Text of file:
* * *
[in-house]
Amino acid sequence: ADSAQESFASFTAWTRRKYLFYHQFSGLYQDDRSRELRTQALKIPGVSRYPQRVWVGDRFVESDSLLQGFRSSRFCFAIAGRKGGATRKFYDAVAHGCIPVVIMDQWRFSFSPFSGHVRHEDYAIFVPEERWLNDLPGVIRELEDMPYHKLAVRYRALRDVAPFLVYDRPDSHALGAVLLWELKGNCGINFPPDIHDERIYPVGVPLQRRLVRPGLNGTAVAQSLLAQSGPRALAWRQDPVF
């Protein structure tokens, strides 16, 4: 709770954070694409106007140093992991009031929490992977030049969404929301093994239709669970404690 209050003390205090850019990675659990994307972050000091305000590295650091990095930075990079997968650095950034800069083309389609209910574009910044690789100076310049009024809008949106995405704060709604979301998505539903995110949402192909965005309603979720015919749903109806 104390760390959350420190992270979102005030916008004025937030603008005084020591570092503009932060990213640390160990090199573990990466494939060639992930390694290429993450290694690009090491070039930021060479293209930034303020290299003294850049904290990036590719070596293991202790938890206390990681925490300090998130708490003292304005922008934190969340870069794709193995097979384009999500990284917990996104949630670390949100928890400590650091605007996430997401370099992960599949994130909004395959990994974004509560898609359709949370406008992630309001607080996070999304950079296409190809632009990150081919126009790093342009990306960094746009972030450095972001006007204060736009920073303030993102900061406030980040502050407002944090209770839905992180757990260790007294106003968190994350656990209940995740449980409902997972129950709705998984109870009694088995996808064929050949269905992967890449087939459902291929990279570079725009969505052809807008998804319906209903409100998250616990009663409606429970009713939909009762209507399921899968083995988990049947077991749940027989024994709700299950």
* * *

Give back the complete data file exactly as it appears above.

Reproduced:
[in-house]
Amino acid sequence: ADSAQESFASFTAWTRRKYLFYHQFSGLYQDDRSRELRTQALKIPGVSRYPQRVWVGDRFVESDSLLQGFRSSRFCFAIAGRKGGATRKFYDAVAHGCIPVVIMDQWRFSFSPFSGHVRHEDYAIFVPEERWLNDLPGVIRELEDMPYHKLAVRYRALRDVAPFLVYDRPDSHALGAVLLWELKGNCGINFPPDIHDERIYPVGVPLQRRLVRPGLNGTAVAQSLLAQSGPRALAWRQDPVF
């Protein structure tokens, strides 16, 4: 709770954070694409106007140093992991009031929490992977030049969404929301093994239709669970404690 209050003390205090850019990675659990994307972050000091305000590295650091990095930075990079997968650095950034800069083309389609209910574009910044690789100076310049009024809008949106995405704060709604979301998505539903995110949402192909965005309603979720015919749903109806 104390760390959350420190992270979102005030916008004025937030603008005084020591570092503009932060990213640390160990090199573990990466494939060639992930390694290429993450290694690009090491070039930021060479293209930034303020290299003294850049904290990036590719070596293991202790938890206390990681925490300090998130708490003292304005922008934190969340870069794709193995097979384009999500990284917990996104949630670390949100928890400590650091605007996430997401370099992960599949994130909004395959990994974004509560898609359709949370406008992630309001607080996070999304950079296409190809632009990150081919126009790093342009990306960094746009972030450095972001006007204060736009920073303030993102900061406030980040502050407002944090209770839905992180757990260790007294106003968190994350656990209940995740449980409902997972129950709705998984109870009694088995996808064929050949269905992967890449087939459902291929990279570079725009969505052809807008998804319906209903409100998250616990009663409606429970009713939909009762209507399921899968083995988990049947077991749940027989024994709700299950």